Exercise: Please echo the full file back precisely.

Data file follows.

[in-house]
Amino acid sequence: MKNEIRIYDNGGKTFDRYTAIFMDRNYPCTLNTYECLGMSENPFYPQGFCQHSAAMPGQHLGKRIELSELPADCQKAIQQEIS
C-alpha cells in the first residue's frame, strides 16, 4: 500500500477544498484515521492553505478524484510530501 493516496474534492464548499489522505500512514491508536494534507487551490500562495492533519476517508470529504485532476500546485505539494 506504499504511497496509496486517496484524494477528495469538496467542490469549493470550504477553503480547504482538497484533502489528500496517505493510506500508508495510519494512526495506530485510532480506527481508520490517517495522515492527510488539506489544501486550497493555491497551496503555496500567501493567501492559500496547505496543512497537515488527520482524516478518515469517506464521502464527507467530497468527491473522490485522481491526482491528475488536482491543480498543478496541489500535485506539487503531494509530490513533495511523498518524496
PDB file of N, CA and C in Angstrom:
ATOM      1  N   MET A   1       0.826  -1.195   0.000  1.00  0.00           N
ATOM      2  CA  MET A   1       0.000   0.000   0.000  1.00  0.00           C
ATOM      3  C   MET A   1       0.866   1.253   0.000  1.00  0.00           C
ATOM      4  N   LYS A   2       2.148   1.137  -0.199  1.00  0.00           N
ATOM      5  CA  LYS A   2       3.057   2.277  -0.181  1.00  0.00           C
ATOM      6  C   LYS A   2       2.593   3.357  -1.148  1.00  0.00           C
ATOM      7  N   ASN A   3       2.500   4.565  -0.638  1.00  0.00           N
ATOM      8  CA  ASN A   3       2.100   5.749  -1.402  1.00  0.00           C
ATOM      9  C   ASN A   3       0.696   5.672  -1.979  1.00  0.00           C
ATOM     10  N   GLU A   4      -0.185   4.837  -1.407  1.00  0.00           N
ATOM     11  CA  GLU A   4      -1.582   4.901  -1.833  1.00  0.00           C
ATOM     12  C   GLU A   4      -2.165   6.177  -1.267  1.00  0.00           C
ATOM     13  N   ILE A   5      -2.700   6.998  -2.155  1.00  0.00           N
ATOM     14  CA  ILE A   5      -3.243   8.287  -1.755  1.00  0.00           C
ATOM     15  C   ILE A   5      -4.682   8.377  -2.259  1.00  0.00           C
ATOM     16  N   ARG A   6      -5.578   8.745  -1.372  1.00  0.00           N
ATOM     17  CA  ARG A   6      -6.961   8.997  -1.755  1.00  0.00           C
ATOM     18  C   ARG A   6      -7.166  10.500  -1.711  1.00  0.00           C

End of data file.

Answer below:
[in-house]
Amino acid sequence: MKNEIRIYDNGGKTFDRYTAIFMDRNYPCTLNTYECLGMSENPFYPQGFCQHSAAMPGQHLGKRIELSELPADCQKAIQQEIS
C-alpha cells in the first residue's frame, strides 16, 4: 500500500477544498484515521492553505478524484510530501 493516496474534492464548499489522505500512514491508536494534507487551490500562495492533519476517508470529504485532476500546485505539494 506504499504511497496509496486517496484524494477528495469538496467542490469549493470550504477553503480547504482538497484533502489528500496517505493510506500508508495510519494512526495506530485510532480506527481508520490517517495522515492527510488539506489544501486550497493555491497551496503555496500567501493567501492559500496547505496543512497537515488527520482524516478518515469517506464521502464527507467530497468527491473522490485522481491526482491528475488536482491543480498543478496541489500535485506539487503531494509530490513533495511523498518524496
PDB file of N, CA and C in Angstrom:
ATOM      1  N   MET A   1       0.826  -1.195   0.000  1.00  0.00           N
ATOM      2  CA  MET A   1       0.000   0.000   0.000  1.00  0.00           C
ATOM      3  C   MET A   1       0.866   1.253   0.000  1.00  0.00           C
ATOM      4  N   LYS A   2       2.148   1.137  -0.199  1.00  0.00           N
ATOM      5  CA  LYS A   2       3.057   2.277  -0.181  1.00  0.00           C
ATOM      6  C   LYS A   2       2.593   3.357  -1.148  1.00  0.00           C
ATOM      7  N   ASN A   3       2.500   4.565  -0.638  1.00  0.00           N
ATOM      8  CA  ASN A   3       2.100   5.749  -1.402  1.00  0.00           C
ATOM      9  C   ASN A   3       0.696   5.672  -1.979  1.00  0.00           C
ATOM     10  N   GLU A   4      -0.185   4.837  -1.407  1.00  0.00           N
ATOM     11  CA  GLU A   4      -1.582   4.901  -1.833  1.00  0.00           C
ATOM     12  C   GLU A   4      -2.165   6.177  -1.267  1.00  0.00           C
ATOM     13  N   ILE A   5      -2.700   6.998  -2.155  1.00  0.00           N
ATOM     14  CA  ILE A   5      -3.243   8.287  -1.755  1.00  0.00           C
ATOM     15  C   ILE A   5      -4.682   8.377  -2.259  1.00  0.00           C
ATOM     16  N   ARG A   6      -5.578   8.745  -1.372  1.00  0.00           N
ATOM     17  CA  ARG A   6      -6.961   8.997  -1.755  1.00  0.00           C
ATOM     18  C   ARG A   6      -7.166  10.500  -1.711  1.00  0.00           C